An emphasis on whole foods over dietary supplements was also apparent last fall in the UW football weight room, where a smoothie station offered players ingredients such as oats, mixed berries, bananas, peanut butter, honey, and skim and chocolate milk, in addition to whey protein powder. "A lot of times they do end up adding protein powder to the mix," DiPiazza says, "but it's not as much as they would if it was just a protein shake."

The NCAA has established rules limiting student-athlete supplement use to those products with a calories-from-protein content of 30 percent or less. Jay Hoffman, chair of the Department of Health and Exercise Science at The College of New Jersey and current president of the National Strength and Conditioning Association, thinks that's a mistake. "It's ridiculous," Hoffman says. "Under those parameters, milk could be deemed inappropriate. I have a hard time with the NCAA not allowing education of the athlete to be the primary way of preventing them from making bad choices. The reality is that athletes are still using these supplements - they're legal, they're very effective and they're safe."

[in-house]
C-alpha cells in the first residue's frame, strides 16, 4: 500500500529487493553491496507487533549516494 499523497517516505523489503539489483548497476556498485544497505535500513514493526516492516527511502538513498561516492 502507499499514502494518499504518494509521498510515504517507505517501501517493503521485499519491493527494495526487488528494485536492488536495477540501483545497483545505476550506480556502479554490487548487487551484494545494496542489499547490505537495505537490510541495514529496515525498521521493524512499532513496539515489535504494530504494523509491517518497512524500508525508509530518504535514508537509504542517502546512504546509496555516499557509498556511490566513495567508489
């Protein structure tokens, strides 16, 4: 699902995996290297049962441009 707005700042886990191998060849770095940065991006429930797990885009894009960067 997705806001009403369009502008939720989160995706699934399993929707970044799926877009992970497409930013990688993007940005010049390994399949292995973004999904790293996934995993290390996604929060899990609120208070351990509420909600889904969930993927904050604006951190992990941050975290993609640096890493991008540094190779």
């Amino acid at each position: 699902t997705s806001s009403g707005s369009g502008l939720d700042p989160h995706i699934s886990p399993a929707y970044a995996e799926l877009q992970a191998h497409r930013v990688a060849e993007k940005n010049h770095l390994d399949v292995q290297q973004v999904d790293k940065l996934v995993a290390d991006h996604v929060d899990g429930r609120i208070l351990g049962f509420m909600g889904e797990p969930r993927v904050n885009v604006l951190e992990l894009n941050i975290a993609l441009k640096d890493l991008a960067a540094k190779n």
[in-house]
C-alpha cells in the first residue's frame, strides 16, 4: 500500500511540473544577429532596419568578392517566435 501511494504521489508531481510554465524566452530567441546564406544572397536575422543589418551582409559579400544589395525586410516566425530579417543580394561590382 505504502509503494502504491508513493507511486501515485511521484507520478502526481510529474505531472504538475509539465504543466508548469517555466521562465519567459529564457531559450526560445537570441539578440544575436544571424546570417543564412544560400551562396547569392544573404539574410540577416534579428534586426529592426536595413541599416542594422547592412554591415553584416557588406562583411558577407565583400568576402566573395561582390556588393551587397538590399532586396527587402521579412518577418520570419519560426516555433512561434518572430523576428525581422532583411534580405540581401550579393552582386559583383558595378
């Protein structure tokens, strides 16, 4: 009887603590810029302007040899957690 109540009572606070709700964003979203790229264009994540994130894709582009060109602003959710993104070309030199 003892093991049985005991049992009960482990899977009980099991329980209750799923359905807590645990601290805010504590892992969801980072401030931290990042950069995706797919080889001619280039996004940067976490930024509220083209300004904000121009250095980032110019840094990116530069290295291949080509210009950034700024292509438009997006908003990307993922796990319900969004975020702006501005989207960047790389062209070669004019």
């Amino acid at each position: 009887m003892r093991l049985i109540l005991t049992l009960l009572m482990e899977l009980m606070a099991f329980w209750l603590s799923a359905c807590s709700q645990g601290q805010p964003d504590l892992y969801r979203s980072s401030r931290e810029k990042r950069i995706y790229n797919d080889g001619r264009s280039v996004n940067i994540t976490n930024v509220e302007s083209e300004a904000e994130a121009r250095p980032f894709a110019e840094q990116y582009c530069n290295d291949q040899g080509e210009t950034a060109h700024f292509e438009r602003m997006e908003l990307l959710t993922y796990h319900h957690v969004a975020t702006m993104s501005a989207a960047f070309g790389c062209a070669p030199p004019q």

Whole food diets are "nice," Hoffman adds, but they alone won't allow athletes to reach their performance potential. "One of the ways you do that is by using a supplement program at the appropriate time - immediately before and after workouts to enhance recovery and protein synthesis to a greater extent than just waiting for the next meal to be consumed," he says. "I really don't see the problem with providing a supplement, as long as the athlete is using it as a supplement and not a meal replacement."